Freud believes that religion, belief, and delusion (or misplaced belief) play an important role in individual and social regulation. In essence, religion helps individuals to feel guilty about certain things, and codifies this guilt in different ways as a means of regulating human actions for the good of larger social groups. The ultimate example of this, as Freud sees it, is the Christian “Golden Rule,” which is found in similar form in many other cultures and religions. Freud believes that the Golden Rule is fundamentally illogical, because humans have little reason to “love a stranger as oneself,” and even less reason to “love an enemy as oneself.”
This Rule has become a part of individual and social moral codes because it is a socially-advantageous formulation, however—it allows individuals and societies to regulate human aggression, and to direct that aggression inward, into a sense of guilt for failing to live up to an impossible moral ideal—rather than outward, against another person or group of people. Freud argues that all religions channel human aggression inward, into the position of the super-ego, which mimics the kind of control the state wishes to have over people—in order to manage individual wants and prevent people from killing each other, having sex with each other indiscriminately, or otherwise destroying society.
Thus civilization and its development are utterly bound up in the development of the super-ego, and the guilt that the super-ego wields over the ego. Without these psychological forces, there can be no society, and without society, there can be no psychological forces. Freud argues that the two arenas, individual and social, are entirely intertwined. In summation, it would make no sense to say that religion—or civil society—is “good” or “bad.” Instead, one can only describe these phenomena as outgrowths of the forces of regulation at play within the human mind—forces Freud believes to be natural, “built in” to humans at the biological level.
Religion, Delusion, and Belief ThemeTracker
Religion, Delusion, and Belief Quotes in Civilization and Its Discontents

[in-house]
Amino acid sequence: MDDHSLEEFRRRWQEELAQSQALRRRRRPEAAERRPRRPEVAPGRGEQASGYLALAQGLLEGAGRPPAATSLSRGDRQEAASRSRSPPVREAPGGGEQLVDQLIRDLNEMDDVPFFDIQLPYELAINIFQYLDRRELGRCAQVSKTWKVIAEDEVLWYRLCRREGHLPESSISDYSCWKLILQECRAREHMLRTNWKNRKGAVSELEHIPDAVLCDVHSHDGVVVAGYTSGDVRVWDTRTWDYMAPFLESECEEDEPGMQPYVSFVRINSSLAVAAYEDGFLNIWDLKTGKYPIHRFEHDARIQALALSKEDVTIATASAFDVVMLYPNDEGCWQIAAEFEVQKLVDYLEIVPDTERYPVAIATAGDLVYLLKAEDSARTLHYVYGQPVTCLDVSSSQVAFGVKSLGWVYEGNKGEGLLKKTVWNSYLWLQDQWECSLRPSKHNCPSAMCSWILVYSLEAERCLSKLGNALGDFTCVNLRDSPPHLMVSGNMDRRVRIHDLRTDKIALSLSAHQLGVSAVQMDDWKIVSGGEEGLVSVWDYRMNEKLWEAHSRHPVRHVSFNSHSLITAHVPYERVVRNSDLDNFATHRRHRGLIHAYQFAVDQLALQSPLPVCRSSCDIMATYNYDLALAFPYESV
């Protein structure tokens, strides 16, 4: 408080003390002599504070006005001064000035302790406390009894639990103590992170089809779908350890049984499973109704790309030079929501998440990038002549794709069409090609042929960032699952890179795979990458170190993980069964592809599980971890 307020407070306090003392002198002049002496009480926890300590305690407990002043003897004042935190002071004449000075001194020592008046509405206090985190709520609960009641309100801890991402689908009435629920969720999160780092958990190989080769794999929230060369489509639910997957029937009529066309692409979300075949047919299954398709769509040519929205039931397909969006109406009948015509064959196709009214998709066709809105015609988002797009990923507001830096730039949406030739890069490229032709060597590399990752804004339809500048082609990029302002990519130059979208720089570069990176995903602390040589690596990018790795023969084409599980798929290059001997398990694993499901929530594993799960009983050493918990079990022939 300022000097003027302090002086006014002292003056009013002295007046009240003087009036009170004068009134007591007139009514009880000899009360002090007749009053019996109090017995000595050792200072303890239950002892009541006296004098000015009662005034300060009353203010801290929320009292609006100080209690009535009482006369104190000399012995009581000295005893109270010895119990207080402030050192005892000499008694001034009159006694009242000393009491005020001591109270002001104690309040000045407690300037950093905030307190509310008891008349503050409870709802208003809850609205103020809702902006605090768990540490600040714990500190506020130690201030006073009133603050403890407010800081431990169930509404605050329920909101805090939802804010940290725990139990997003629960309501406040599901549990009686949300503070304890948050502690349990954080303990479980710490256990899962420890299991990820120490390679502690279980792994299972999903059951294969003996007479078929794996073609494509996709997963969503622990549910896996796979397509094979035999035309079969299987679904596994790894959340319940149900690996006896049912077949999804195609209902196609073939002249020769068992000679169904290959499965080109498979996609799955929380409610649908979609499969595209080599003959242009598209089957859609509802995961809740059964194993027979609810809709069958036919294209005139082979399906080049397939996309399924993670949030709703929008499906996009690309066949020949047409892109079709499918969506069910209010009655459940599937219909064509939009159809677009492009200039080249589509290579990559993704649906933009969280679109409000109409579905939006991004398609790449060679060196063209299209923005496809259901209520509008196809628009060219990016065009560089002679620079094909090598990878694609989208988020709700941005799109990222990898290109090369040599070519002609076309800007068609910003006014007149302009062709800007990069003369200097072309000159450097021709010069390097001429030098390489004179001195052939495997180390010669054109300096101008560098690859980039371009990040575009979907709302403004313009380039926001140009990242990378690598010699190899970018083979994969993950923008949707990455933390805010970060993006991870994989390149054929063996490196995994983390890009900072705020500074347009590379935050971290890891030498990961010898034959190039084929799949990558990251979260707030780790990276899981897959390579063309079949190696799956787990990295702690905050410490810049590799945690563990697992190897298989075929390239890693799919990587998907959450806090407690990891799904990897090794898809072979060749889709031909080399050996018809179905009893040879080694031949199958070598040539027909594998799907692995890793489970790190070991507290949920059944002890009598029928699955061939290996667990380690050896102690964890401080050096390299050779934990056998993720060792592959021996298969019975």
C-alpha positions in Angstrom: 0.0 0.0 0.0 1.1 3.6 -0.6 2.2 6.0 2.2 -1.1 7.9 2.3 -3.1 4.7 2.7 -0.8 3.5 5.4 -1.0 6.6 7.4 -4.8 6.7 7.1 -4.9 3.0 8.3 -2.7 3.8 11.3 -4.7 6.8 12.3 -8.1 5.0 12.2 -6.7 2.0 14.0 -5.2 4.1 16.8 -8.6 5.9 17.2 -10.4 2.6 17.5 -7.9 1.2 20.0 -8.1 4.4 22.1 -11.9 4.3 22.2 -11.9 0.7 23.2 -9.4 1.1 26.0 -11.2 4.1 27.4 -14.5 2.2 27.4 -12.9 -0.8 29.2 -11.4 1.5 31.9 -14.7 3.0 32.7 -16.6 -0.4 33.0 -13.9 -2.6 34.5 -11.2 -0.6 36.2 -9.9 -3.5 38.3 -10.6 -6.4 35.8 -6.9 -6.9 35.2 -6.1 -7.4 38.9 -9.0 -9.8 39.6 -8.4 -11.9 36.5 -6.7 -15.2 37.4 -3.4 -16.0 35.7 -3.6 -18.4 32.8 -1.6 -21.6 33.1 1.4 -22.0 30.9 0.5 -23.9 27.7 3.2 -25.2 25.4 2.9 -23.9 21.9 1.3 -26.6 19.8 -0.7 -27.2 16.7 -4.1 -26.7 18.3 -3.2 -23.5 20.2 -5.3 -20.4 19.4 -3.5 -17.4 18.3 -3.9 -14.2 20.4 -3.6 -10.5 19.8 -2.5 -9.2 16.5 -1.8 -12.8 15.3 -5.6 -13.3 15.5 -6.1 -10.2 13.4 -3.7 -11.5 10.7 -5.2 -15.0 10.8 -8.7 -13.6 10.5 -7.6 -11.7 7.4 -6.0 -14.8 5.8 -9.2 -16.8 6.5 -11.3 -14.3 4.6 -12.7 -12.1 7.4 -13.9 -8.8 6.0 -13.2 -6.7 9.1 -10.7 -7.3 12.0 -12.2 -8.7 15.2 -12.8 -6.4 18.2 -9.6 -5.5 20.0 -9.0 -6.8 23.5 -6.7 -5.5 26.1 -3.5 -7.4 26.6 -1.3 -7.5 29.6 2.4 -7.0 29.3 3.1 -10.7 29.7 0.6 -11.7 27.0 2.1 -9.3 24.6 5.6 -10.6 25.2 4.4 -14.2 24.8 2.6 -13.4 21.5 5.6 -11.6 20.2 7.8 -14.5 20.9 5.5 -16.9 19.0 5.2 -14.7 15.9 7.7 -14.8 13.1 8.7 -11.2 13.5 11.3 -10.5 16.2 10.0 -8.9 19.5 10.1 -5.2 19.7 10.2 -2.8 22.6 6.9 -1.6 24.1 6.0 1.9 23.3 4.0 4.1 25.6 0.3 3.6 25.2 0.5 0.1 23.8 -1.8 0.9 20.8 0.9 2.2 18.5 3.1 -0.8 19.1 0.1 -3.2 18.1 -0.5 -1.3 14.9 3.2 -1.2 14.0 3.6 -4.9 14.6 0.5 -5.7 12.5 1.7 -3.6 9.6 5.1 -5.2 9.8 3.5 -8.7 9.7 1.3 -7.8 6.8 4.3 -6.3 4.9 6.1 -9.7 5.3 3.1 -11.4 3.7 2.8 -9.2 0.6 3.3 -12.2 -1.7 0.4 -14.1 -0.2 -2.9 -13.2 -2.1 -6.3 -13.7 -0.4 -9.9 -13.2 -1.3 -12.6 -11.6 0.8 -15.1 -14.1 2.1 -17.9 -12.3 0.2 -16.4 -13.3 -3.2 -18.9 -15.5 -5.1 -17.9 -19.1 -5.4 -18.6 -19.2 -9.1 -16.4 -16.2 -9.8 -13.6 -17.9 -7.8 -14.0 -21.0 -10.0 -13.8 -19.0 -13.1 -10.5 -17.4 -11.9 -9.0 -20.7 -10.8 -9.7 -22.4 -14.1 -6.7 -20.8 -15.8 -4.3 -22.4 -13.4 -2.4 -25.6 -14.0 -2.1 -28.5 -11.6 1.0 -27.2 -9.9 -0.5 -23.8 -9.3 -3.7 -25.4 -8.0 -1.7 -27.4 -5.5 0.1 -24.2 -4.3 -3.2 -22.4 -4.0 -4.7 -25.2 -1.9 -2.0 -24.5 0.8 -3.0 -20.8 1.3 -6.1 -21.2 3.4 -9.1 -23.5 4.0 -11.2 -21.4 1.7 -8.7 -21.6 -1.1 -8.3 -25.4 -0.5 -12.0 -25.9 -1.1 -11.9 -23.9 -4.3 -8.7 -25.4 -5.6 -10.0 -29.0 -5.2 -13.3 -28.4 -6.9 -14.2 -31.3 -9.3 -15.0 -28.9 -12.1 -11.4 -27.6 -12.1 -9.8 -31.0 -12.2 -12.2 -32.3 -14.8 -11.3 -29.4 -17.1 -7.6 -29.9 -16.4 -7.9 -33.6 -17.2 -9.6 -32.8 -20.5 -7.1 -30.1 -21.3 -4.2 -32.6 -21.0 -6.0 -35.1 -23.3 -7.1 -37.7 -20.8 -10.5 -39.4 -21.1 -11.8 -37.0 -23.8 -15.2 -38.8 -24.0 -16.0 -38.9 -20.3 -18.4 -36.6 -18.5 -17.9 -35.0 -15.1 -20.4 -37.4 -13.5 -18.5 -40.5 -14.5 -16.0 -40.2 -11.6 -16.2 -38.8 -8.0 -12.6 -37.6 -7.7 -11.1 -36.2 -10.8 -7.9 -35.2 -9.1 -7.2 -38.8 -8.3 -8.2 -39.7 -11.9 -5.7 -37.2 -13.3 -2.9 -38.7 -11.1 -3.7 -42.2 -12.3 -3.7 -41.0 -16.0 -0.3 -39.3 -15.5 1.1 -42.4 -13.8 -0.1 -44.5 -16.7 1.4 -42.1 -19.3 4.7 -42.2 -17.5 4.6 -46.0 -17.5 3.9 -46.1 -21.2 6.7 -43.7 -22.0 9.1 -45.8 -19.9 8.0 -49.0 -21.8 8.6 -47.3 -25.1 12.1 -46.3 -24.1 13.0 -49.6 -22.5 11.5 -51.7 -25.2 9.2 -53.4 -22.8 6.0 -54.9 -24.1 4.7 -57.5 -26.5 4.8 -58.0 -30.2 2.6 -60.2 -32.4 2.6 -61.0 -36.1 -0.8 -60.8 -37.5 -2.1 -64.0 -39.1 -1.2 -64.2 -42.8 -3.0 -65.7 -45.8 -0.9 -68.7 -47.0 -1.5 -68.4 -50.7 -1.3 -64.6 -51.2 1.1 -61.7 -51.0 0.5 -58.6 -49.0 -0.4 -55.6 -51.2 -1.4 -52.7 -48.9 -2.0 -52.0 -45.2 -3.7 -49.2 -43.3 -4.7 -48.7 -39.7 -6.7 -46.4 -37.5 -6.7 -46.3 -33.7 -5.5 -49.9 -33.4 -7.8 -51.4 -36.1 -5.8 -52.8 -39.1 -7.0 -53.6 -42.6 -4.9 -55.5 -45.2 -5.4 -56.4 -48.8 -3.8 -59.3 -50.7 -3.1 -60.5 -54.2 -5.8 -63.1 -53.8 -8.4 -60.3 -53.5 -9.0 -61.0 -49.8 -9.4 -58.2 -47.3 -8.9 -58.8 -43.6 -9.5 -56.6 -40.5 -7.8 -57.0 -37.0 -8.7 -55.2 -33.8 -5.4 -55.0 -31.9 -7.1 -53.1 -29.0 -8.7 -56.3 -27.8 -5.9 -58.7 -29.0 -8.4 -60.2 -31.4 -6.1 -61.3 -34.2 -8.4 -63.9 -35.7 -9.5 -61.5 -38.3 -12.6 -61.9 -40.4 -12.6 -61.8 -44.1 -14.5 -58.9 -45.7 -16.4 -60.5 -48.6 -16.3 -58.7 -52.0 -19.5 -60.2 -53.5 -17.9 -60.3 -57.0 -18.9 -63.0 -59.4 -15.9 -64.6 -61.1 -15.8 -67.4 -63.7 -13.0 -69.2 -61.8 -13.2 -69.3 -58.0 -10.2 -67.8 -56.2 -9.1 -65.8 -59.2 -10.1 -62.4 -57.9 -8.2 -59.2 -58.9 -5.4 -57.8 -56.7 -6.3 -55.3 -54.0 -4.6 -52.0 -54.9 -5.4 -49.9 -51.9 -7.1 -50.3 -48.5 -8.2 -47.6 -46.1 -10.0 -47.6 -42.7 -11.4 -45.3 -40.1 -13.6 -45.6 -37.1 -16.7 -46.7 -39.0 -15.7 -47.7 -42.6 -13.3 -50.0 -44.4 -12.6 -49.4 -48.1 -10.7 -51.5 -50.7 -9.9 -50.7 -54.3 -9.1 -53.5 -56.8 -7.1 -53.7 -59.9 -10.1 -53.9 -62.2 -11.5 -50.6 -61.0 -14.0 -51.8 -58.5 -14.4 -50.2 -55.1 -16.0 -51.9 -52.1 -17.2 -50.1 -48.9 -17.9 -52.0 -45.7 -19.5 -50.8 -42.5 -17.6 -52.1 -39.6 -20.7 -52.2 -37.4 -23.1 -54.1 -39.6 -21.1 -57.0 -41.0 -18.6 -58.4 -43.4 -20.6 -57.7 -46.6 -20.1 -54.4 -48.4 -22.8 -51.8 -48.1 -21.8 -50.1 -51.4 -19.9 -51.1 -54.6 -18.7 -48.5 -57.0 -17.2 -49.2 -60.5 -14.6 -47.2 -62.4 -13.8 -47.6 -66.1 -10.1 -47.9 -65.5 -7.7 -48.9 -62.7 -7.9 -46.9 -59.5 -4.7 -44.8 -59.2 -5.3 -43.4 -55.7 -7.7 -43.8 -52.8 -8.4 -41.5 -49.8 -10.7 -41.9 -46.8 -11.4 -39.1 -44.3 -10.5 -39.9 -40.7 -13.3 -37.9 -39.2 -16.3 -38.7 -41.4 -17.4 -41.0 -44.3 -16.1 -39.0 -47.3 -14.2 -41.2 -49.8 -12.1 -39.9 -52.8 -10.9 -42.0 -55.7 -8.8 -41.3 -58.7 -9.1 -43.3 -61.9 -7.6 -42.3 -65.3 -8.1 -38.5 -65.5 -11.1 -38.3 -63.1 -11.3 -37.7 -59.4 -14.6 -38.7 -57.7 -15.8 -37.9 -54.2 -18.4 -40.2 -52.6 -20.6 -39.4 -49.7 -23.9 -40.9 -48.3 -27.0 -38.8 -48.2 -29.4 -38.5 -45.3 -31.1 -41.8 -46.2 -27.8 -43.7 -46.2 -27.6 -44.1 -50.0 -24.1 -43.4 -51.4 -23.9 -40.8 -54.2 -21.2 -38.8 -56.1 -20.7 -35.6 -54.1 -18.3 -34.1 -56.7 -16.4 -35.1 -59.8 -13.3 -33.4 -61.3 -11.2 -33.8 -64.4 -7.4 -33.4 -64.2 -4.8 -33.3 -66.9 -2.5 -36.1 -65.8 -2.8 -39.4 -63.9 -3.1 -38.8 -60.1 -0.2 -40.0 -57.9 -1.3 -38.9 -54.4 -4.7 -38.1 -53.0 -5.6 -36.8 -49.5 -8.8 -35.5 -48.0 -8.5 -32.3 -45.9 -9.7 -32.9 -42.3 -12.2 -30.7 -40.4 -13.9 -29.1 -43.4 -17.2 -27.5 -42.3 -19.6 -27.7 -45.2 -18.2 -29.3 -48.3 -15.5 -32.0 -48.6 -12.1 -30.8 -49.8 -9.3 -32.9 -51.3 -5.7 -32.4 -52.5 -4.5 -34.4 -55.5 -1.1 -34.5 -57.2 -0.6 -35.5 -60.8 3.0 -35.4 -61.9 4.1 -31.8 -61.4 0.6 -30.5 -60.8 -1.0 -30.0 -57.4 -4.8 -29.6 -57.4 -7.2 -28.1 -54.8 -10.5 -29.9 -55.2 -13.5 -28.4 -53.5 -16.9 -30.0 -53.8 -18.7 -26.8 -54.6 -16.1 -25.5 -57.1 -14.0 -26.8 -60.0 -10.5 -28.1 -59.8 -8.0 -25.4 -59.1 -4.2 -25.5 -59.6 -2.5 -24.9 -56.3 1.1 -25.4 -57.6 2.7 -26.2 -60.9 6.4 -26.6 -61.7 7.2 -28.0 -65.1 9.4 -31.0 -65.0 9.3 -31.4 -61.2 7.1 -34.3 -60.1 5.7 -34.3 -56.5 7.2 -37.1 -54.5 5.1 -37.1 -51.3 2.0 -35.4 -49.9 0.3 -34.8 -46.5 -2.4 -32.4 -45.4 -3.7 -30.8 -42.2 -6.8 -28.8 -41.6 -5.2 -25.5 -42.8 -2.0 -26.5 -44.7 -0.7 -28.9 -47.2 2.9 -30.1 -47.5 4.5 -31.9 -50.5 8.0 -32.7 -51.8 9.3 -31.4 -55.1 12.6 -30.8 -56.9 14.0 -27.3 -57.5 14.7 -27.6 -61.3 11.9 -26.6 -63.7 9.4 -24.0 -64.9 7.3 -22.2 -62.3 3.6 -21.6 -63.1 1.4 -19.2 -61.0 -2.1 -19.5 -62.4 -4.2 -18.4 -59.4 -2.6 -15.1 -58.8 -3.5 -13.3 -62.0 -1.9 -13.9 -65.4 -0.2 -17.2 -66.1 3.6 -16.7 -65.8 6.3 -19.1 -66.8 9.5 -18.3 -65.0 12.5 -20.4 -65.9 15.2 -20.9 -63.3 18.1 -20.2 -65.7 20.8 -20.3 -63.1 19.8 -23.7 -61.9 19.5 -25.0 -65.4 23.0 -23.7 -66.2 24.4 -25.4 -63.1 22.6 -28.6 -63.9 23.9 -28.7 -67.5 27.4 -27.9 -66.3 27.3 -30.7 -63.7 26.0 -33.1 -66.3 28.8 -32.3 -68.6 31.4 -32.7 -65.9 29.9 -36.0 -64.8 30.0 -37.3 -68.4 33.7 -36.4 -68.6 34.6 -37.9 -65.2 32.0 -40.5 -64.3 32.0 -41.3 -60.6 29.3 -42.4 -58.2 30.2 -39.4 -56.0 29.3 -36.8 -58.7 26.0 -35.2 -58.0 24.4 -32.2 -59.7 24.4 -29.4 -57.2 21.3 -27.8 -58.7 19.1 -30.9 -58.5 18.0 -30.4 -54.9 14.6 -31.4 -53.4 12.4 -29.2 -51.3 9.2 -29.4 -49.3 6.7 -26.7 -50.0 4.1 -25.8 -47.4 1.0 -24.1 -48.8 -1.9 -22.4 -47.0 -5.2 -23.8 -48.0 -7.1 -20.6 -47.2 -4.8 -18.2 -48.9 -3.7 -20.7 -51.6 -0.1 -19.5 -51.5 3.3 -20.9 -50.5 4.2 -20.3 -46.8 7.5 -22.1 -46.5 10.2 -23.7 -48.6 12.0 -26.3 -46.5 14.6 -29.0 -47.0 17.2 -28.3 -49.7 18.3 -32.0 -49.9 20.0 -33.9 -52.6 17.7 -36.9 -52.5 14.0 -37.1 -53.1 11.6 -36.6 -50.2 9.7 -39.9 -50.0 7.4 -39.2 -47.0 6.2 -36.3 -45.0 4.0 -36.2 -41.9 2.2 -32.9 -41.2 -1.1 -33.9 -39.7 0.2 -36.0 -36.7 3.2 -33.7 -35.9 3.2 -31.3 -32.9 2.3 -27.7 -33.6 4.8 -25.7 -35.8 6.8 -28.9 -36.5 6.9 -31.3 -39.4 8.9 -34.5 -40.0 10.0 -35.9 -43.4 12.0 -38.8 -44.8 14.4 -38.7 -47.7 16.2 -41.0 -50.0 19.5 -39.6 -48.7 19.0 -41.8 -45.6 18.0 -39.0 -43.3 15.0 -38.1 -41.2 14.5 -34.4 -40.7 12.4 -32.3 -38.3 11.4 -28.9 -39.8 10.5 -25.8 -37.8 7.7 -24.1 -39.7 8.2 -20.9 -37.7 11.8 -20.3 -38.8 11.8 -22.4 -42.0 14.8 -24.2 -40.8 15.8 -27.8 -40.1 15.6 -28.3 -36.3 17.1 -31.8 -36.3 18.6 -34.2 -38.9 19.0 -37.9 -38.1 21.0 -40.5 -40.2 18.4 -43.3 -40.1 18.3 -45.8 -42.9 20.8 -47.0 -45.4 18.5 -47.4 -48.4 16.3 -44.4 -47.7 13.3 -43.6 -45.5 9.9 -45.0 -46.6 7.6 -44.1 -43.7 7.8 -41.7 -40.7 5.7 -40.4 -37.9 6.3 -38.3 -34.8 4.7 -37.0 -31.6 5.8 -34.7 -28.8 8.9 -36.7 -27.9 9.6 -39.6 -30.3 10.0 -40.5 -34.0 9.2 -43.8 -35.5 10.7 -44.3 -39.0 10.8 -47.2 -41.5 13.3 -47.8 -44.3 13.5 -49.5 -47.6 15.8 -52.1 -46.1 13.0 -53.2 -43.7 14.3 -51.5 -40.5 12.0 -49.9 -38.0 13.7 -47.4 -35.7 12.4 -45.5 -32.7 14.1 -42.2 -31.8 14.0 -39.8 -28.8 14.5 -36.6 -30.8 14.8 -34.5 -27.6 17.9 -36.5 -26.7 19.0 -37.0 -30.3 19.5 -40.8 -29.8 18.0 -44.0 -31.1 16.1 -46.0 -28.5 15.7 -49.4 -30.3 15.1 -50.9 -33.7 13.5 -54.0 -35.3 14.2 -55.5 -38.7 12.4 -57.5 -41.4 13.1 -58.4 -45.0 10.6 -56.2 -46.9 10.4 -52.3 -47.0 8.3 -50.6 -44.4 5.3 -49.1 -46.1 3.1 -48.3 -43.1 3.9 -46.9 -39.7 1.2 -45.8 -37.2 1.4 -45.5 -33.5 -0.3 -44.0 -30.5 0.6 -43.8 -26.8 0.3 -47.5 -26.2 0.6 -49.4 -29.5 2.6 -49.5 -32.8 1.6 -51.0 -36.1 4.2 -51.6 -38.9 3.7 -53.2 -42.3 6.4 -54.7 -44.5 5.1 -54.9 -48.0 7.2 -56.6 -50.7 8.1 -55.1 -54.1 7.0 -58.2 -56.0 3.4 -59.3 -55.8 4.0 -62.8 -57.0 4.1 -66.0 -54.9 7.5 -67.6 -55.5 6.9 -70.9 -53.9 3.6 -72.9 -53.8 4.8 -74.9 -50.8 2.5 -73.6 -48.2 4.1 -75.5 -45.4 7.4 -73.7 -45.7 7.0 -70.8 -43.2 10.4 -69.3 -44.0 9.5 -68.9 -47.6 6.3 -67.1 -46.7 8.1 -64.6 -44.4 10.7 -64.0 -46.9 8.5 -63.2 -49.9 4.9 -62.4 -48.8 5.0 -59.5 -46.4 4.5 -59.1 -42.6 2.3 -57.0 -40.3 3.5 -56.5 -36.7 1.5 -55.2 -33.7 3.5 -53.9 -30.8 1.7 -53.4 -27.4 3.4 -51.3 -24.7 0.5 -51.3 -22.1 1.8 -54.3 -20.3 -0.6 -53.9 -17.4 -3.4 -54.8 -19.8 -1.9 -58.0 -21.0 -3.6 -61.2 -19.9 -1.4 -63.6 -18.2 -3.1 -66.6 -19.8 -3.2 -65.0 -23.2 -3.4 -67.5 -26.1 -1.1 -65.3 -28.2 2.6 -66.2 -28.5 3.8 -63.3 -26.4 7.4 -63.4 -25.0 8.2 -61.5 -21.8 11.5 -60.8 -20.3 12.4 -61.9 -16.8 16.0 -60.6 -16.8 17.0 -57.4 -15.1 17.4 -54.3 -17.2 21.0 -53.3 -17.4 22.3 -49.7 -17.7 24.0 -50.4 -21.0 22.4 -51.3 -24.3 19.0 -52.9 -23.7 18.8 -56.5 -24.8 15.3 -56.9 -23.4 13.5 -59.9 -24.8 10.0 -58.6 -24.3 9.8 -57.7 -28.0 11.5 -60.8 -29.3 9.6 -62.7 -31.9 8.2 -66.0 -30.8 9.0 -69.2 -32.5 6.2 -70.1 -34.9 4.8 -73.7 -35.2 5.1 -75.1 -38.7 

The origin of the religious attitude can be traced back in clear outlines as far as the feeling of infantile helplessness.
The question of the purpose of human life has been raised countless times; it has never yet received a satisfactory answer and perhaps does not admit of one.
Another procedure [to avoid pain] operates more energetically and thoroughly. It regards reality as the sole enemy and as the source of all suffering, with which it is impossible to live, so that one must break off all relations with it if one is to be in any way happy. The hermit turns his back on the world . . .
Not merely is this stranger in general unworthy of my love; I must honestly confess that he has more claim to my hostility and even my hatred. He seems not have the least trace of love for me and shows me not the slightest consideration.
If the development of civilization has such a far-reaching similarity to the development of the individual . . . may we not be justified in reaching the diagnosis that, under the influence of cultural urges, some civilizations, or some epochs of civilization—possibly the whole of mankind—have become neurotic?
And now it is to be expected that the other of the two “Heavenly Powers,” eternal Eros, will make an effort to assert himself in the struggle with his equally immortal adversary [Thanatos]. But who can see with what success and with what result?